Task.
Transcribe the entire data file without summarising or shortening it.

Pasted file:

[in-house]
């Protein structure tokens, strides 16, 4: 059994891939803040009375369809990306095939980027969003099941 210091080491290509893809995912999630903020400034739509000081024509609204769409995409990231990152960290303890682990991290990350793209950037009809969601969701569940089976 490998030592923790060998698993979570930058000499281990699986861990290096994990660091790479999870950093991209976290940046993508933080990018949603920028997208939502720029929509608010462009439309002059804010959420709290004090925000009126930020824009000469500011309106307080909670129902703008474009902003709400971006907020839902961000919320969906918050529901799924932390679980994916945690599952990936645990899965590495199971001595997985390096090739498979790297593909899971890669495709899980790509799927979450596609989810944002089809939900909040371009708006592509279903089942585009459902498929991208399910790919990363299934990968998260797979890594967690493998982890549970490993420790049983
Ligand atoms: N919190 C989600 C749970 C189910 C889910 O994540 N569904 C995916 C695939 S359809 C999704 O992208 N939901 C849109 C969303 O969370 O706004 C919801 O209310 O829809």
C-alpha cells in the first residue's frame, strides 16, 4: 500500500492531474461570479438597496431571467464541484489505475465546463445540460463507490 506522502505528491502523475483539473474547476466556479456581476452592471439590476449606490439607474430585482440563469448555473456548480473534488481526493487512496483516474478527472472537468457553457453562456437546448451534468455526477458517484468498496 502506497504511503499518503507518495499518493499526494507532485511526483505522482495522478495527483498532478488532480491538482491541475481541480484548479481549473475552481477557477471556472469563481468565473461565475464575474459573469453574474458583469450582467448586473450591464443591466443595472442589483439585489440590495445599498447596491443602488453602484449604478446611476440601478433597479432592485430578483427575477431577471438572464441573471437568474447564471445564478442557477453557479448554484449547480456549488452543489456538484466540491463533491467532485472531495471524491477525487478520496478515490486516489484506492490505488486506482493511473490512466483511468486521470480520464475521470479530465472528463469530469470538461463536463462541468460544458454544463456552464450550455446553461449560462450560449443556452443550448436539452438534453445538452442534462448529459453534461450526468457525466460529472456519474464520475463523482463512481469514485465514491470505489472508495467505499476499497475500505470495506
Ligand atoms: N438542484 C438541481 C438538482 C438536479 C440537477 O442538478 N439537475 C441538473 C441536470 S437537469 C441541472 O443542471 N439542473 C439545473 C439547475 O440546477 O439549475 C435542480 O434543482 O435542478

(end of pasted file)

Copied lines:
[in-house]
């Protein structure tokens, strides 16, 4: 059994891939803040009375369809990306095939980027969003099941 210091080491290509893809995912999630903020400034739509000081024509609204769409995409990231990152960290303890682990991290990350793209950037009809969601969701569940089976 490998030592923790060998698993979570930058000499281990699986861990290096994990660091790479999870950093991209976290940046993508933080990018949603920028997208939502720029929509608010462009439309002059804010959420709290004090925000009126930020824009000469500011309106307080909670129902703008474009902003709400971006907020839902961000919320969906918050529901799924932390679980994916945690599952990936645990899965590495199971001595997985390096090739498979790297593909899971890669495709899980790509799927979450596609989810944002089809939900909040371009708006592509279903089942585009459902498929991208399910790919990363299934990968998260797979890594967690493998982890549970490993420790049983
Ligand atoms: N919190 C989600 C749970 C189910 C889910 O994540 N569904 C995916 C695939 S359809 C999704 O992208 N939901 C849109 C969303 O969370 O706004 C919801 O209310 O829809």
C-alpha cells in the first residue's frame, strides 16, 4: 500500500492531474461570479438597496431571467464541484489505475465546463445540460463507490 506522502505528491502523475483539473474547476466556479456581476452592471439590476449606490439607474430585482440563469448555473456548480473534488481526493487512496483516474478527472472537468457553457453562456437546448451534468455526477458517484468498496 502506497504511503499518503507518495499518493499526494507532485511526483505522482495522478495527483498532478488532480491538482491541475481541480484548479481549473475552481477557477471556472469563481468565473461565475464575474459573469453574474458583469450582467448586473450591464443591466443595472442589483439585489440590495445599498447596491443602488453602484449604478446611476440601478433597479432592485430578483427575477431577471438572464441573471437568474447564471445564478442557477453557479448554484449547480456549488452543489456538484466540491463533491467532485472531495471524491477525487478520496478515490486516489484506492490505488486506482493511473490512466483511468486521470480520464475521470479530465472528463469530469470538461463536463462541468460544458454544463456552464450550455446553461449560462450560449443556452443550448436539452438534453445538452442534462448529459453534461450526468457525466460529472456519474464520475463523482463512481469514485465514491470505489472508495467505499476499497475500505470495506
Ligand atoms: N438542484 C438541481 C438538482 C438536479 C440537477 O442538478 N439537475 C441538473 C441536470 S437537469 C441541472 O443542471 N439542473 C439545473 C439547475 O440546477 O439549475 C435542480 O434543482 O435542478